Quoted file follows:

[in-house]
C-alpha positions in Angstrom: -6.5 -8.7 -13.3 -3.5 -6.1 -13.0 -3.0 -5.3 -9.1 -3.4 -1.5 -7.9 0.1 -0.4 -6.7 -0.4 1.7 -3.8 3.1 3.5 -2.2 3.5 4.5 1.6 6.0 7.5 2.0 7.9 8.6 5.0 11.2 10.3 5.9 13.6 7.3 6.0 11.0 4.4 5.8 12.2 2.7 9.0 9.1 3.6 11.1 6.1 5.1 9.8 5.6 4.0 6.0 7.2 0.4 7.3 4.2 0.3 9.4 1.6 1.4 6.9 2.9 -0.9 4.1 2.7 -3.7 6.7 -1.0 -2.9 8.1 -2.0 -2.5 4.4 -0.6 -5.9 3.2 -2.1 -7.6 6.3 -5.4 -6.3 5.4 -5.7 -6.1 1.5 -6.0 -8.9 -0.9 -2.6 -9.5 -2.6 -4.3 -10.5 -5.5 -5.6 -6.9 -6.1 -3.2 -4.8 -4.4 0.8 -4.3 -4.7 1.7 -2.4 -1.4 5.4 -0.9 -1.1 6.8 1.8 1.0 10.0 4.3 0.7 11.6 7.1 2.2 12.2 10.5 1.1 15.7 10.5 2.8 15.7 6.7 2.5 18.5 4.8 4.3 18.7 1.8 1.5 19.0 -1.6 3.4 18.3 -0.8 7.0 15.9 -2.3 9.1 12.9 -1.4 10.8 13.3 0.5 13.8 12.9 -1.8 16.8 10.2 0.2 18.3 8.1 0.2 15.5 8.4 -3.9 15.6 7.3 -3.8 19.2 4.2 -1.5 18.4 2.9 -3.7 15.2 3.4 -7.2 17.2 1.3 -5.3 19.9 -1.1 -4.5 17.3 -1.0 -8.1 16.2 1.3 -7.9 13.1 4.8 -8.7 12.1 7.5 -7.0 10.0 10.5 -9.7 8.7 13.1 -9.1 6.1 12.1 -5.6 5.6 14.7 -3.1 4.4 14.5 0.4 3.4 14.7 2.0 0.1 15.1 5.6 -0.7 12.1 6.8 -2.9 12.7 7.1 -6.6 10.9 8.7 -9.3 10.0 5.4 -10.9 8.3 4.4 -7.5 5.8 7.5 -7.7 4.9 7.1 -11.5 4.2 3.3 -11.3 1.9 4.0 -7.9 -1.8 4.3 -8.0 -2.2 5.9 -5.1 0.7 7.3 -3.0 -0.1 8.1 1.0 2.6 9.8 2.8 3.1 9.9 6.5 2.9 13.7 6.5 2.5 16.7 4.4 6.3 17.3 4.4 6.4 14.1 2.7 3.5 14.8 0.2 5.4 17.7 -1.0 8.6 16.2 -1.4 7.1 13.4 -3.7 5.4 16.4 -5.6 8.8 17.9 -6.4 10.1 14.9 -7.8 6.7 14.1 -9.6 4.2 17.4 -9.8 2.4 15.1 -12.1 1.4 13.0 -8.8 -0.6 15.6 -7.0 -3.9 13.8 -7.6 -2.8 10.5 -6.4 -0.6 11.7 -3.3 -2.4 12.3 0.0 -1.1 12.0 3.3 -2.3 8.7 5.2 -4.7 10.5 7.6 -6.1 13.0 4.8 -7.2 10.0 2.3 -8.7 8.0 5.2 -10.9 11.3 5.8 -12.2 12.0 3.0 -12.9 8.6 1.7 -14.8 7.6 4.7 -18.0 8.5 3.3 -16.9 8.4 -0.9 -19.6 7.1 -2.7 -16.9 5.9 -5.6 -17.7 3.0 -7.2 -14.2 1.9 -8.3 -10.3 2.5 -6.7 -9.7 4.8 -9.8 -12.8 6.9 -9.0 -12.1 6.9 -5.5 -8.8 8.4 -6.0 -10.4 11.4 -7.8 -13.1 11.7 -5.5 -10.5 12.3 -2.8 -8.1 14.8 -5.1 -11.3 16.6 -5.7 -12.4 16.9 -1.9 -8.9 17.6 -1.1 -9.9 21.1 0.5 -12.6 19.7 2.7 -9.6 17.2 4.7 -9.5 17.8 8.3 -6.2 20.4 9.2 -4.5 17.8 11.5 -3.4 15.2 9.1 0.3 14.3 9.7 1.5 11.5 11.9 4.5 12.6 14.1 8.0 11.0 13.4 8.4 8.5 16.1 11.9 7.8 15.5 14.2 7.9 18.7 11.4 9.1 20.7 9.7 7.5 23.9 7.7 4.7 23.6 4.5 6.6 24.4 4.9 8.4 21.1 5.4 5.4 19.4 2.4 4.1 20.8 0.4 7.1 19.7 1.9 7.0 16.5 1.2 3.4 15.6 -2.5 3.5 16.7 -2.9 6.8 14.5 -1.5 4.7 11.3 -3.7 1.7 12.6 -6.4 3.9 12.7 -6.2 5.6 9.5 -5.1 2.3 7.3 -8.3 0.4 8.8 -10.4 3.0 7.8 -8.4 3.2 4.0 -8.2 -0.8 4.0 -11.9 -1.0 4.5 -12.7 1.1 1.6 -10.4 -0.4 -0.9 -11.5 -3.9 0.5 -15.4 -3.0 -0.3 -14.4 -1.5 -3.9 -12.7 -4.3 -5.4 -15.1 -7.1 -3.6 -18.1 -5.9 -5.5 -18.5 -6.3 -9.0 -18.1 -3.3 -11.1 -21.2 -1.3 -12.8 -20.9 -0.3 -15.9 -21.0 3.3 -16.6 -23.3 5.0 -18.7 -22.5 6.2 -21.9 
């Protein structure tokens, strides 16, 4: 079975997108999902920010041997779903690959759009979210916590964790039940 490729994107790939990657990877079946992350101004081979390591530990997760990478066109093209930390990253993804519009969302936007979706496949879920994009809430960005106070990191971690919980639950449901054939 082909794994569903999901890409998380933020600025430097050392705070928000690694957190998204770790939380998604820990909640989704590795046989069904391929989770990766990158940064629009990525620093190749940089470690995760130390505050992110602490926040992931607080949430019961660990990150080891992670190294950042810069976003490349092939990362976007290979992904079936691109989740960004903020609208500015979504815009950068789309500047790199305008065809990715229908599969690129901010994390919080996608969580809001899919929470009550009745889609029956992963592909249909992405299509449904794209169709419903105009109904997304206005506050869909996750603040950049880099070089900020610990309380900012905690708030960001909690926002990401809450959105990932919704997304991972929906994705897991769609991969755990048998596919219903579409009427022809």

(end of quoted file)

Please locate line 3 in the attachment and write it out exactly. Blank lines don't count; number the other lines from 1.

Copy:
């Protein structure tokens, strides 16, 4: 079975997108999902920010041997779903690959759009979210916590964790039940 490729994107790939990657990877079946992350101004081979390591530990997760990478066109093209930390990253993804519009969302936007979706496949879920994009809430960005106070990191971690919980639950449901054939 082909794994569903999901890409998380933020600025430097050392705070928000690694957190998204770790939380998604820990909640989704590795046989069904391929989770990766990158940064629009990525620093190749940089470690995760130390505050992110602490926040992931607080949430019961660990990150080891992670190294950042810069976003490349092939990362976007290979992904079936691109989740960004903020609208500015979504815009950068789309500047790199305008065809990715229908599969690129901010994390919080996608969580809001899919929470009550009745889609029956992963592909249909992405299509449904794209169709419903105009109904997304206005506050869909996750603040950049880099070089900020610990309380900012905690708030960001909690926002990401809450959105990932919704997304991972929906994705897991769609991969755990048998596919219903579409009427022809």